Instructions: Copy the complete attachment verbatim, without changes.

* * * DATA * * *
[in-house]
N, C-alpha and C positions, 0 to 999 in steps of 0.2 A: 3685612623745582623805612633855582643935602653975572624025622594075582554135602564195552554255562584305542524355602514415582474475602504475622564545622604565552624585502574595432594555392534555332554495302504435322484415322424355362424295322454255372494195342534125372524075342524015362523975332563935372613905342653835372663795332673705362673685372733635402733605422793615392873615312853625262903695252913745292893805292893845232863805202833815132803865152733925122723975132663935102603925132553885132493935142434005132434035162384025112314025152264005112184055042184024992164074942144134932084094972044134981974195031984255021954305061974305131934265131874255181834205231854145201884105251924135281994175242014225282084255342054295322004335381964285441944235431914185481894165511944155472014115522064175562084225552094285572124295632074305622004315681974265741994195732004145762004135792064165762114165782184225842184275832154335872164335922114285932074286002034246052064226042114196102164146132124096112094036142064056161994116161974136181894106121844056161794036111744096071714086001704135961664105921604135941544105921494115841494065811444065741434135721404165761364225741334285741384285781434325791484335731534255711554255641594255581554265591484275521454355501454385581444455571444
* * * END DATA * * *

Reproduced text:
[in-house]
N, C-alpha and C positions, 0 to 999 in steps of 0.2 A: 3685612623745582623805612633855582643935602653975572624025622594075582554135602564195552554255562584305542524355602514415582474475602504475622564545622604565552624585502574595432594555392534555332554495302504435322484415322424355362424295322454255372494195342534125372524075342524015362523975332563935372613905342653835372663795332673705362673685372733635402733605422793615392873615312853625262903695252913745292893805292893845232863805202833815132803865152733925122723975132663935102603925132553885132493935142434005132434035162384025112314025152264005112184055042184024992164074942144134932084094972044134981974195031984255021954305061974305131934265131874255181834205231854145201884105251924135281994175242014225282084255342054295322004335381964285441944235431914185481894165511944155472014115522064175562084225552094285572124295632074305622004315681974265741994195732004145762004135792064165762114165782184225842184275832154335872164335922114285932074286002034246052064226042114196102164146132124096112094036142064056161994116161974136181894106121844056161794036111744096071714086001704135961664105921604135941544105921494115841494065811444065741434135721404165761364225741334285741384285781434325791484335731534255711554255641594255581554265591484275521454355501454385581444455571444